Maryland basketball’s Donta Scott has been through the stresses of high school basketball, the long stretches of AAU basketball in July, and in the last two years, a difficult college basketball schedule in one of the best conferences in the country.
But no season has Scott’s performance been more crucial for his future and his team's success than the 2021-22 season that tips off on Nov. 9 against Quinnipiac.
Scott enters the season as the versatile forward Maryland hopes can lead them to the top of the Big Ten conference and as the three level scorer, Scott has proven to be.
Last spring, Maryland fans across the country awaited the decision of Aaron Wiggins as he progressed through the draft process. Eventually, Wiggins announced he would forgo his senior year and enter the NBA draft. It was a substantial loss for the Terps as Wiggins was one of the best wing players in the country. Many early rankings had Maryland as a top-five team in the country if Wiggins returned.
When Wiggins made that decision, it was clear who needed to elevate his responsibilities and take on more of a scoring role for the Terps to return to prominence. There was never a question the 6-foot-8, 230 pound forward from Philadelphia would step into an increased role.
And in Scott’s third season with the Terps, he is more than capable of assuming that pressure and burden on a nightly basis, even though he doesn't feel the weight of the offense on his shoulders because of the influx of talent he has around him.
“I feel as though it’s a team collective,” Scott said. “A lot of guys can score in multiple ways and I can score in multiple ways. It’s just what certain people need at certain times.”
Head coach Mark Turgeon called Scott one of the most improved players he’s ever coached from his freshman season until now. That’s a testament to Scott’s development as a do-it-all force that he had to develop into last year while playing out of position.
“He [Donta] was a one out of every four day guy as a freshman and he was an every other day guy last year,” Turgeon said. “This year, he's four out of five or sometimes five out of five during a week, working, doing the right thing, leadership, practicing hard.”
Last season, Maryland did not have a traditional center or serviceable big man on its roster. Instead, they often went with small lineups that forced Scott into the center position, guarding daunting Big Ten bigs and playing under the basket offensively. While, according to Turgeon, Scott never complained, that is not his natural position and certainly not the spot he came to Maryland to play.
Despite that, Scott still averaged 11 points and just under six rebounds per game on 50% shooting from the field and 43% shooting from deep on 3.6 attempts per game last season. That was a dramatic increase from 5.9 points per game on 31% shooting from three his sophomore season.
“I started as a center when I was younger, so it wasn't too difficult,” Scott said. “I’m used to just having that grit and that mentality to just being able to stop a lot of people.”
Scott is an explosive forward with a big frame, and while he’s capable of playing bully ball and getting to the rim, he has a nice stroke that makes him a threat on the perimeter.
Scott and senior guard Eric Ayala are the two top returning scorers for Maryland, and this team, and offense, will go as far as those guys take them, particularly Scott. No one on the team has as dynamic of a skill set as Scott, who can score in a multitude of ways, is a strong rebounder and can defend multiple positions.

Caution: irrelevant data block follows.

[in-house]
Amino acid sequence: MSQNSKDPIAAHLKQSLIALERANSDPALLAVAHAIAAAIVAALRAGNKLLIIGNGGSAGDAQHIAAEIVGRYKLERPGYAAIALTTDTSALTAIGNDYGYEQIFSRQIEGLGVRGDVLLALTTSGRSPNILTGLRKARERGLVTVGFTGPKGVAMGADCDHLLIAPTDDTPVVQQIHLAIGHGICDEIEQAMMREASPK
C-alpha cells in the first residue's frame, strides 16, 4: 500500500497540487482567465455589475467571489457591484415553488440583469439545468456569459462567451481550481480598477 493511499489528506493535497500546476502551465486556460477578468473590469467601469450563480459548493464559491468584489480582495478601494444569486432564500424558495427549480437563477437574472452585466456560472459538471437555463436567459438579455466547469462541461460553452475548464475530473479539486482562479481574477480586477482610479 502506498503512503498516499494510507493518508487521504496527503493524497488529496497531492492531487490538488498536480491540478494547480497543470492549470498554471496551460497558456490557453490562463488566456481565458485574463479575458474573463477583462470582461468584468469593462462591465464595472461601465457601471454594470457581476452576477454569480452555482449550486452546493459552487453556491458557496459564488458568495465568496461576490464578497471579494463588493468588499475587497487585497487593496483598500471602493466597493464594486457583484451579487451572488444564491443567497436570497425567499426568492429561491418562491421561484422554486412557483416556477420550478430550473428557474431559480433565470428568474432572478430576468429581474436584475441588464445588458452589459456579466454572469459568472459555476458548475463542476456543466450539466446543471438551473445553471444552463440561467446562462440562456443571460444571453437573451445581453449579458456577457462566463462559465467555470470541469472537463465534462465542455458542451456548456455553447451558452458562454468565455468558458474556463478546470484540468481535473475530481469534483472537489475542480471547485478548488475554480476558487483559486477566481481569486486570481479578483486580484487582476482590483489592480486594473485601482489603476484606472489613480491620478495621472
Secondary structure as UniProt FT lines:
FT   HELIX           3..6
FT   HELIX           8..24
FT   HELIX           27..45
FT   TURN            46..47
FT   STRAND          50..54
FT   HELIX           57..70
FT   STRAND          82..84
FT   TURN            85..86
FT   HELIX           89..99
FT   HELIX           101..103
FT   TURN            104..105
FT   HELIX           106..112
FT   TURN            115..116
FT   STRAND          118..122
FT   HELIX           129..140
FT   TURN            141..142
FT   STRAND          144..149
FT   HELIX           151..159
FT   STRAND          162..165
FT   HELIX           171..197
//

“He’s gotten a lot better,” Turgeon said. “He can do things one-on-one, he’s one of the elite shooters in the Big Ten... and he can score in a variety of ways, he can back guys down, he can score off the dribble, shoot threes, we can post him up. So, I think he’s going to have a great year.”
Sure, Scott’s improvement on the stat sheet can be telling of how he’s progressed in his three years in the program. But Scott has also grown into a leader and emerged as a vocal guy the team can look to, improvements that won’t show up on a box score. Scott, along with junior guard Hakim Hart, is the second longest-tenured guy on the Terps’ roster.
“I’ve always been a vocal leader, it’s just I never had to be because I had other guys being leaders like Wiggs, Ant [Anthony Cowan Jr.], ... and Darryl,” Scott said. “So, when I needed to talk, I would just talk in the background while they talked in the front. Now, I just feel as though I can give my voice now instead of just trying to be in the background. Sometimes it’s better to listen, sometimes it’s better to lead.”
Scott’s performance this year for the Terps will in many ways determine how far Maryland goes. But his performance won’t just help Maryland basketball take the next step, it will also help him figure out his future beyond College Park.
Scott is projected on most early mock drafts to go late second round, and some he isn't projected to be drafted at all, but if he takes another leap and asserts himself as one of the better players in the Big Ten — which many people expect him to do — he will quickly find his way onto scouts’ boards.
It may be more reasonable for Scott to come back for his senior season before entering the draft, but with an eye-popping season Maryland fans are hoping for from Scott, he could make some noise next June, or at least, get his name out there in a way it hasn't been before.
It’s unrealistic to expect Scott to double his scoring from last year to this year as he did from his freshman year to sophomore year, but Scott is expected to make another jump and become a focal point of the Terps offense. If he does, the sky is the limit for a Maryland team that is ranked 21st in the AP preseason poll.